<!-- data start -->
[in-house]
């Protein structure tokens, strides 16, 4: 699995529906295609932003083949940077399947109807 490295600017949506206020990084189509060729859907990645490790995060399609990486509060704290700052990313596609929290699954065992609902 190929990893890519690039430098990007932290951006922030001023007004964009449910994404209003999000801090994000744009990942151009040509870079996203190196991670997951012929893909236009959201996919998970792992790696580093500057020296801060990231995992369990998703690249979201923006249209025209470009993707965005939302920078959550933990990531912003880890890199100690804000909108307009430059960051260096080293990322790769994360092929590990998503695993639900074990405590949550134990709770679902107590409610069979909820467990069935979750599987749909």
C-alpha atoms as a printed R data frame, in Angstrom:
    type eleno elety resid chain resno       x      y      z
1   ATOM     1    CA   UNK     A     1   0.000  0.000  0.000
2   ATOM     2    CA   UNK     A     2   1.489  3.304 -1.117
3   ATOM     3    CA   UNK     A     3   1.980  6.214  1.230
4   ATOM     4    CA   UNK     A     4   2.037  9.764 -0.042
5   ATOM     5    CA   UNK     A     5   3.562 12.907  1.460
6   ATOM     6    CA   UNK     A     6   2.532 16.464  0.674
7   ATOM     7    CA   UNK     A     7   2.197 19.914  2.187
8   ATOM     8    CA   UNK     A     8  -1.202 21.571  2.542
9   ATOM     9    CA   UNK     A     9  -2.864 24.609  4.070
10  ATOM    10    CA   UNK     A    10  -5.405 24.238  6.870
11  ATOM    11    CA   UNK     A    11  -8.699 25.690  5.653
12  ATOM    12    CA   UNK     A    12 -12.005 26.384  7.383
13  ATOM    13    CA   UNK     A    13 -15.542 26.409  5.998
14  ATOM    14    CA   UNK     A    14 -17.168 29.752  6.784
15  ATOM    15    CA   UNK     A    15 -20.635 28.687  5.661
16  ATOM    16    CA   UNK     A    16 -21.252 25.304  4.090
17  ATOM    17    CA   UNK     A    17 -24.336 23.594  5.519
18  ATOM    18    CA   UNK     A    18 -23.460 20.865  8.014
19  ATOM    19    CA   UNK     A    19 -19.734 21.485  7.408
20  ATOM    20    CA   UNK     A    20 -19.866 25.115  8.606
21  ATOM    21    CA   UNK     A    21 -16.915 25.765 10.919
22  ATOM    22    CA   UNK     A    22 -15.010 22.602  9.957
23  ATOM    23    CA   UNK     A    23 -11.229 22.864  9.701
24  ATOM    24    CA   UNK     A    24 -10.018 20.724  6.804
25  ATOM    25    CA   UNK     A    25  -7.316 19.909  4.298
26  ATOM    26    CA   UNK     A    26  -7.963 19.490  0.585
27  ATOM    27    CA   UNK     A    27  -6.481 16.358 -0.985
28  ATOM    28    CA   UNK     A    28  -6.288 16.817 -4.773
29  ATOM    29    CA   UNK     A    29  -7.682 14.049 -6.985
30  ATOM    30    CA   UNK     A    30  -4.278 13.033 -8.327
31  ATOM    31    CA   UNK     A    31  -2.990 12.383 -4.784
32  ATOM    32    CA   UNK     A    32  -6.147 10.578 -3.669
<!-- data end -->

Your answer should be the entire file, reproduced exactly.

[in-house]
């Protein structure tokens, strides 16, 4: 699995529906295609932003083949940077399947109807 490295600017949506206020990084189509060729859907990645490790995060399609990486509060704290700052990313596609929290699954065992609902 190929990893890519690039430098990007932290951006922030001023007004964009449910994404209003999000801090994000744009990942151009040509870079996203190196991670997951012929893909236009959201996919998970792992790696580093500057020296801060990231995992369990998703690249979201923006249209025209470009993707965005939302920078959550933990990531912003880890890199100690804000909108307009430059960051260096080293990322790769994360092929590990998503695993639900074990405590949550134990709770679902107590409610069979909820467990069935979750599987749909």
C-alpha atoms as a printed R data frame, in Angstrom:
    type eleno elety resid chain resno       x      y      z
1   ATOM     1    CA   UNK     A     1   0.000  0.000  0.000
2   ATOM     2    CA   UNK     A     2   1.489  3.304 -1.117
3   ATOM     3    CA   UNK     A     3   1.980  6.214  1.230
4   ATOM     4    CA   UNK     A     4   2.037  9.764 -0.042
5   ATOM     5    CA   UNK     A     5   3.562 12.907  1.460
6   ATOM     6    CA   UNK     A     6   2.532 16.464  0.674
7   ATOM     7    CA   UNK     A     7   2.197 19.914  2.187
8   ATOM     8    CA   UNK     A     8  -1.202 21.571  2.542
9   ATOM     9    CA   UNK     A     9  -2.864 24.609  4.070
10  ATOM    10    CA   UNK     A    10  -5.405 24.238  6.870
11  ATOM    11    CA   UNK     A    11  -8.699 25.690  5.653
12  ATOM    12    CA   UNK     A    12 -12.005 26.384  7.383
13  ATOM    13    CA   UNK     A    13 -15.542 26.409  5.998
14  ATOM    14    CA   UNK     A    14 -17.168 29.752  6.784
15  ATOM    15    CA   UNK     A    15 -20.635 28.687  5.661
16  ATOM    16    CA   UNK     A    16 -21.252 25.304  4.090
17  ATOM    17    CA   UNK     A    17 -24.336 23.594  5.519
18  ATOM    18    CA   UNK     A    18 -23.460 20.865  8.014
19  ATOM    19    CA   UNK     A    19 -19.734 21.485  7.408
20  ATOM    20    CA   UNK     A    20 -19.866 25.115  8.606
21  ATOM    21    CA   UNK     A    21 -16.915 25.765 10.919
22  ATOM    22    CA   UNK     A    22 -15.010 22.602  9.957
23  ATOM    23    CA   UNK     A    23 -11.229 22.864  9.701
24  ATOM    24    CA   UNK     A    24 -10.018 20.724  6.804
25  ATOM    25    CA   UNK     A    25  -7.316 19.909  4.298
26  ATOM    26    CA   UNK     A    26  -7.963 19.490  0.585
27  ATOM    27    CA   UNK     A    27  -6.481 16.358 -0.985
28  ATOM    28    CA   UNK     A    28  -6.288 16.817 -4.773
29  ATOM    29    CA   UNK     A    29  -7.682 14.049 -6.985
30  ATOM    30    CA   UNK     A    30  -4.278 13.033 -8.327
31  ATOM    31    CA   UNK     A    31  -2.990 12.383 -4.784
32  ATOM    32    CA   UNK     A    32  -6.147 10.578 -3.669